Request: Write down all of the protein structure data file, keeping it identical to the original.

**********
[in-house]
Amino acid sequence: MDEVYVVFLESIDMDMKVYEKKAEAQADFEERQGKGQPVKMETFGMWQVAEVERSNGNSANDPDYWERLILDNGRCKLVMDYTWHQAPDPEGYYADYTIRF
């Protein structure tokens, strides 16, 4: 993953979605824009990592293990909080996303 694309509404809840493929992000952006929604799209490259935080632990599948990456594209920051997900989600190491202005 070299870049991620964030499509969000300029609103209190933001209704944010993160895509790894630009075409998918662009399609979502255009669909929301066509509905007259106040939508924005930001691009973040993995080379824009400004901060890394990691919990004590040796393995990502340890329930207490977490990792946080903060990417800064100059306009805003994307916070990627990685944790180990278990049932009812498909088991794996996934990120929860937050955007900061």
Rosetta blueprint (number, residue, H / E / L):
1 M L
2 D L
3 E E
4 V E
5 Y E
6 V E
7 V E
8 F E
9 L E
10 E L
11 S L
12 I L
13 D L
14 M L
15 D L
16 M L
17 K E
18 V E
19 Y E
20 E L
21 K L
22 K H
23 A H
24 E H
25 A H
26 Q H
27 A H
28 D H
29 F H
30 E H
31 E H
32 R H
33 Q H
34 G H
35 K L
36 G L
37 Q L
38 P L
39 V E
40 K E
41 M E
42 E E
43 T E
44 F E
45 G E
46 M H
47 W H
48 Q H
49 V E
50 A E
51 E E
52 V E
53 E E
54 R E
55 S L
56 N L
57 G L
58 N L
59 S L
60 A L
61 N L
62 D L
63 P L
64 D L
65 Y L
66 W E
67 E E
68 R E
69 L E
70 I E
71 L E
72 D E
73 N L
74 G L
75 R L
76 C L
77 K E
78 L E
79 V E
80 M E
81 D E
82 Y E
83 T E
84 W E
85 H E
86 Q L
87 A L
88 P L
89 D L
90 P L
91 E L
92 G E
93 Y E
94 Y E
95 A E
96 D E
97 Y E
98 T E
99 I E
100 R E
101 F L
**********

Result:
[in-house]
Amino acid sequence: MDEVYVVFLESIDMDMKVYEKKAEAQADFEERQGKGQPVKMETFGMWQVAEVERSNGNSANDPDYWERLILDNGRCKLVMDYTWHQAPDPEGYYADYTIRF
């Protein structure tokens, strides 16, 4: 993953979605824009990592293990909080996303 694309509404809840493929992000952006929604799209490259935080632990599948990456594209920051997900989600190491202005 070299870049991620964030499509969000300029609103209190933001209704944010993160895509790894630009075409998918662009399609979502255009669909929301066509509905007259106040939508924005930001691009973040993995080379824009400004901060890394990691919990004590040796393995990502340890329930207490977490990792946080903060990417800064100059306009805003994307916070990627990685944790180990278990049932009812498909088991794996996934990120929860937050955007900061």
Rosetta blueprint (number, residue, H / E / L):
1 M L
2 D L
3 E E
4 V E
5 Y E
6 V E
7 V E
8 F E
9 L E
10 E L
11 S L
12 I L
13 D L
14 M L
15 D L
16 M L
17 K E
18 V E
19 Y E
20 E L
21 K L
22 K H
23 A H
24 E H
25 A H
26 Q H
27 A H
28 D H
29 F H
30 E H
31 E H
32 R H
33 Q H
34 G H
35 K L
36 G L
37 Q L
38 P L
39 V E
40 K E
41 M E
42 E E
43 T E
44 F E
45 G E
46 M H
47 W H
48 Q H
49 V E
50 A E
51 E E
52 V E
53 E E
54 R E
55 S L
56 N L
57 G L
58 N L
59 S L
60 A L
61 N L
62 D L
63 P L
64 D L
65 Y L
66 W E
67 E E
68 R E
69 L E
70 I E
71 L E
72 D E
73 N L
74 G L
75 R L
76 C L
77 K E
78 L E
79 V E
80 M E
81 D E
82 Y E
83 T E
84 W E
85 H E
86 Q L
87 A L
88 P L
89 D L
90 P L
91 E L
92 G E
93 Y E
94 Y E
95 A E
96 D E
97 Y E
98 T E
99 I E
100 R E
101 F L